The German army also commandeered a lot of horses. In WW2, a large portion of field transportation was still horse-drawn including some field artillery. The Germans used approx. 2.75 million horses in the war.


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PostPosted: Mon Dec 30, 2013 3:59 am 
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Теперь предлагаем бесплатную ежедневную маммографию!
Теперь предлагаем бесплатную ежедневную маммографию!
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I'm sure you recall the old fat fender Citroens and Pugeots in Viet Nam. Some neat old French rides. My fave old German ride was the Dusenberg. Now you need to be Jay Lenno to afford one of those. SW

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PostPosted: Wed Jan 01, 2014 3:04 pm 
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Feldmarschall
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Oh yes, the Citroen Traction Avant ("front drive") was everywhere. One reason they were so common was because the company made the same basic design for many years. They had a lot more appeal to me than the Peugot. In the area around Saigon where I was stationed, there were lots of interesting, older vehicles. I'll have to come up with a pictorial post sometime in the near future featuring some that I took pictures of.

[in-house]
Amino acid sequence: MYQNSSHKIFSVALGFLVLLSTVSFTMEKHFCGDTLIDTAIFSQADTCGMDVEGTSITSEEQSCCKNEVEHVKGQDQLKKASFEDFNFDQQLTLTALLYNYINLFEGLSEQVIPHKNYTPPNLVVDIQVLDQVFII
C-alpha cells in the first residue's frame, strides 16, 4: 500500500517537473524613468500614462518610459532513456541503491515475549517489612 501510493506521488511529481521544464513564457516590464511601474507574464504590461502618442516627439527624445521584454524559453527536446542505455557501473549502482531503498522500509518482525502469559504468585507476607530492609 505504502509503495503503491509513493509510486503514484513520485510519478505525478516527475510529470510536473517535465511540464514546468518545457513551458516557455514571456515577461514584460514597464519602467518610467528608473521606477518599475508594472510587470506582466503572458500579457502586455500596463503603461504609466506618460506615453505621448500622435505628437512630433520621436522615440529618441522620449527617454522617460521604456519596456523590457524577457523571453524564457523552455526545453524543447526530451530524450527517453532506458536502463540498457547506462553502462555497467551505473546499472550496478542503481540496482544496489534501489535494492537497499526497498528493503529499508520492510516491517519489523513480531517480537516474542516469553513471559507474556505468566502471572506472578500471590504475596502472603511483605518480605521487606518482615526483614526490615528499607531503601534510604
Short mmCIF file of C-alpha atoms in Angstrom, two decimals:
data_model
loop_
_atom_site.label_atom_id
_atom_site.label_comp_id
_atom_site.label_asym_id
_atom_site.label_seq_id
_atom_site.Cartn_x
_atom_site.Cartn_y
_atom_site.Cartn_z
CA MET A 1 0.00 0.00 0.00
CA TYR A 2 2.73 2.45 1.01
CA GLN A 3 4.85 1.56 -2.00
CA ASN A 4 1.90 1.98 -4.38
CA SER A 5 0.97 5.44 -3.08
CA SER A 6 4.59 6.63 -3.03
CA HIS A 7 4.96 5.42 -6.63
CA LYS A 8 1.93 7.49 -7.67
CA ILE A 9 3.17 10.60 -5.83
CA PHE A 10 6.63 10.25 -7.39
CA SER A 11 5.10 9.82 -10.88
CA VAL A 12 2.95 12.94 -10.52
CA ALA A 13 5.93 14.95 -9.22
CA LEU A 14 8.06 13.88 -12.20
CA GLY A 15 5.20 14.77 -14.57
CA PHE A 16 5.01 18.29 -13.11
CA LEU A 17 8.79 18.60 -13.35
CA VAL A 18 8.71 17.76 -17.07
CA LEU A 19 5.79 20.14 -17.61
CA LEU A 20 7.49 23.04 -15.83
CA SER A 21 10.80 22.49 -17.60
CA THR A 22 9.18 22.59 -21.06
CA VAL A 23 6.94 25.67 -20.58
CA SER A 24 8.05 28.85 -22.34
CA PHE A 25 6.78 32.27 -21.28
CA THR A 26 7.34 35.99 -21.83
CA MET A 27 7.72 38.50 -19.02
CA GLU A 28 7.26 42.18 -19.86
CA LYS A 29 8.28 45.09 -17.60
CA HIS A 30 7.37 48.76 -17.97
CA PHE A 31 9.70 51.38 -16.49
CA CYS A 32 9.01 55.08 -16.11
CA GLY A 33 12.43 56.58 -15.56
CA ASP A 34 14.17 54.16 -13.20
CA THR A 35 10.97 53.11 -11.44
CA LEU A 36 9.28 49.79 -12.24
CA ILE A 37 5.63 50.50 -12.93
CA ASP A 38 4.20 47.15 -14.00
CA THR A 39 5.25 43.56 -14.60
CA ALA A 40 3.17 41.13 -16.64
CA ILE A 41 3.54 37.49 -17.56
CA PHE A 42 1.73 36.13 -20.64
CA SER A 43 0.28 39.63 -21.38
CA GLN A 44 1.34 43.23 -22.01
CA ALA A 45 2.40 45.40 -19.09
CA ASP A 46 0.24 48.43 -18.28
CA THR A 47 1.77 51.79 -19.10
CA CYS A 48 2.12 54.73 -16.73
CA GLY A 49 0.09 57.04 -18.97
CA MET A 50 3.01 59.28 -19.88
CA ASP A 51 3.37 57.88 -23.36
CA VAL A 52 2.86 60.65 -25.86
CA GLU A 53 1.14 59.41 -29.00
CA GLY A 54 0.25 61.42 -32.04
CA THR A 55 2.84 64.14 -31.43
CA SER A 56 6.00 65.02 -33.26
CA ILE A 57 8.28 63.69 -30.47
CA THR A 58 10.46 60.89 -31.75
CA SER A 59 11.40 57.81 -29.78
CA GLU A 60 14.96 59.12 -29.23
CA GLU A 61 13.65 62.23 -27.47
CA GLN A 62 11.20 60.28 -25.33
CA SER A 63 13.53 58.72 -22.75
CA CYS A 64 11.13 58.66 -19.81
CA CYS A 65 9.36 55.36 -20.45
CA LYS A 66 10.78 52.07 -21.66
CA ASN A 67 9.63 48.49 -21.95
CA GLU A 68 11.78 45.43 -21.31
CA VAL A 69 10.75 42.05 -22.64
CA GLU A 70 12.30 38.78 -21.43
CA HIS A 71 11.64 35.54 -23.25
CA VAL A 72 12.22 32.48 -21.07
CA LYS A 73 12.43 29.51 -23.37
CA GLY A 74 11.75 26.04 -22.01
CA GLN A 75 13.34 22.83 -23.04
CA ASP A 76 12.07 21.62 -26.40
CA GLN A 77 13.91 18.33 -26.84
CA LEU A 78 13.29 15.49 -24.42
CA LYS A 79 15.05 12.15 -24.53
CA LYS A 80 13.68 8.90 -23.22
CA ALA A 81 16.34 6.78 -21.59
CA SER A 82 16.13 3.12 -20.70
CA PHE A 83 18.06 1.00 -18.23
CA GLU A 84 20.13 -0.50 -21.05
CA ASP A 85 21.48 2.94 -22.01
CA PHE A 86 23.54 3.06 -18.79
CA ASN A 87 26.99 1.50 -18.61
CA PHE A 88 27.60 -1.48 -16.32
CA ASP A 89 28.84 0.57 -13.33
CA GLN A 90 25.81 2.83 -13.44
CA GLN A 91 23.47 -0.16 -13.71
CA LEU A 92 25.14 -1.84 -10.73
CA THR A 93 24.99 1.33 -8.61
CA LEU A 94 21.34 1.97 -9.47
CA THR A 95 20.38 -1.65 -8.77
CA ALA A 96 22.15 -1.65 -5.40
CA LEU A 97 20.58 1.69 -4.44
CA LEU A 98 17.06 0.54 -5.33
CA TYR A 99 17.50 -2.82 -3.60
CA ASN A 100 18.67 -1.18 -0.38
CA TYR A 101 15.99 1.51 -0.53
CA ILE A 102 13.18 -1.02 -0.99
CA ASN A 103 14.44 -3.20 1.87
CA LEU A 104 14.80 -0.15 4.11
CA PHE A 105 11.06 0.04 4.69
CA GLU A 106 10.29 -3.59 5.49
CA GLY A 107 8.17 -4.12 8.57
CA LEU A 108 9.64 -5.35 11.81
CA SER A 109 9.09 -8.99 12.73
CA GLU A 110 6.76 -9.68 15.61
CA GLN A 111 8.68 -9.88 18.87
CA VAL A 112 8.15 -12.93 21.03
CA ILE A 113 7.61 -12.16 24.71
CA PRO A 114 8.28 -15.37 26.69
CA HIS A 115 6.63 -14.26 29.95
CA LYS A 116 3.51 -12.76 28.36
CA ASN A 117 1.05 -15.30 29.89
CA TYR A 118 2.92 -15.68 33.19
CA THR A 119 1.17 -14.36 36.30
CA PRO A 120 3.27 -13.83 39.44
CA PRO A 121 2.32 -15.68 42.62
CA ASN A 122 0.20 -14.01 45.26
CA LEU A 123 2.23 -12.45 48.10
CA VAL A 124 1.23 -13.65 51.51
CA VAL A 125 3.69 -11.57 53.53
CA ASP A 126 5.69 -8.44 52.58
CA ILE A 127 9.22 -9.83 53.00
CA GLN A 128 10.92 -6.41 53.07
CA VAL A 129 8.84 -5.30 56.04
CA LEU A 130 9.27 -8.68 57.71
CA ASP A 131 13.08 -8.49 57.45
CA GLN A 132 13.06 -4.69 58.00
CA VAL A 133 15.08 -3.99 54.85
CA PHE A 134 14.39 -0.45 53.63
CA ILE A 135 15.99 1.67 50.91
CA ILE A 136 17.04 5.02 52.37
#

The Duesenberg was an American make, made in Indiana. Yes, they were and are very, very expensive. There was a time in the 1940's and '50's when their value and rarity wasn't entirely reflected in price but those days are way behind us. However, being a very special car, they never hit the same rock bottom that classic Packards, Lincolns, Pierce Arrows, Cadillacs and others did when nobody wanted a gas-hog, 10 or 15 year old luxury that was (thought to be at the time) very outdated as to styling. Having a time machine to go back in would be very handy.